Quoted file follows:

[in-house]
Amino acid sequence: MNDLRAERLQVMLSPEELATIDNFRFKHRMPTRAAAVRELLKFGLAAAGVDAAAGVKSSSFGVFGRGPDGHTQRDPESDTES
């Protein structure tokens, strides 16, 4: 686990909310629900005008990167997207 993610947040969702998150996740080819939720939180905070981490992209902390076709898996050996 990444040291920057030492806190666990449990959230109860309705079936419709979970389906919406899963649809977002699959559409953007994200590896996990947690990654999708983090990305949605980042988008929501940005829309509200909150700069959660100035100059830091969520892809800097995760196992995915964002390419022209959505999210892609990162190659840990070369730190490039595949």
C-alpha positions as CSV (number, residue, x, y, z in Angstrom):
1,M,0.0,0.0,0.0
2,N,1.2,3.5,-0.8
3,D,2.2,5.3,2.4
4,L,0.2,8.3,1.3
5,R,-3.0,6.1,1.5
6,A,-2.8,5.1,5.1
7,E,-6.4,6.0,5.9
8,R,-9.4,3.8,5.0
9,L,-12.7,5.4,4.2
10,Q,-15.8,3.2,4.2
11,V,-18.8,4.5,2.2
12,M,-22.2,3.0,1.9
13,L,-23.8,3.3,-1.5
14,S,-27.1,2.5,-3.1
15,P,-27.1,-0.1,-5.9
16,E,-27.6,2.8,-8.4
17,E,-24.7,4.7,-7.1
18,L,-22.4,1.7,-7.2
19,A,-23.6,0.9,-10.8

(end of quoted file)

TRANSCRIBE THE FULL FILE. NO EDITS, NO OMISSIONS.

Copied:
[in-house]
Amino acid sequence: MNDLRAERLQVMLSPEELATIDNFRFKHRMPTRAAAVRELLKFGLAAAGVDAAAGVKSSSFGVFGRGPDGHTQRDPESDTES
């Protein structure tokens, strides 16, 4: 686990909310629900005008990167997207 993610947040969702998150996740080819939720939180905070981490992209902390076709898996050996 990444040291920057030492806190666990449990959230109860309705079936419709979970389906919406899963649809977002699959559409953007994200590896996990947690990654999708983090990305949605980042988008929501940005829309509200909150700069959660100035100059830091969520892809800097995760196992995915964002390419022209959505999210892609990162190659840990070369730190490039595949």
C-alpha positions as CSV (number, residue, x, y, z in Angstrom):
1,M,0.0,0.0,0.0
2,N,1.2,3.5,-0.8
3,D,2.2,5.3,2.4
4,L,0.2,8.3,1.3
5,R,-3.0,6.1,1.5
6,A,-2.8,5.1,5.1
7,E,-6.4,6.0,5.9
8,R,-9.4,3.8,5.0
9,L,-12.7,5.4,4.2
10,Q,-15.8,3.2,4.2
11,V,-18.8,4.5,2.2
12,M,-22.2,3.0,1.9
13,L,-23.8,3.3,-1.5
14,S,-27.1,2.5,-3.1
15,P,-27.1,-0.1,-5.9
16,E,-27.6,2.8,-8.4
17,E,-24.7,4.7,-7.1
18,L,-22.4,1.7,-7.2
19,A,-23.6,0.9,-10.8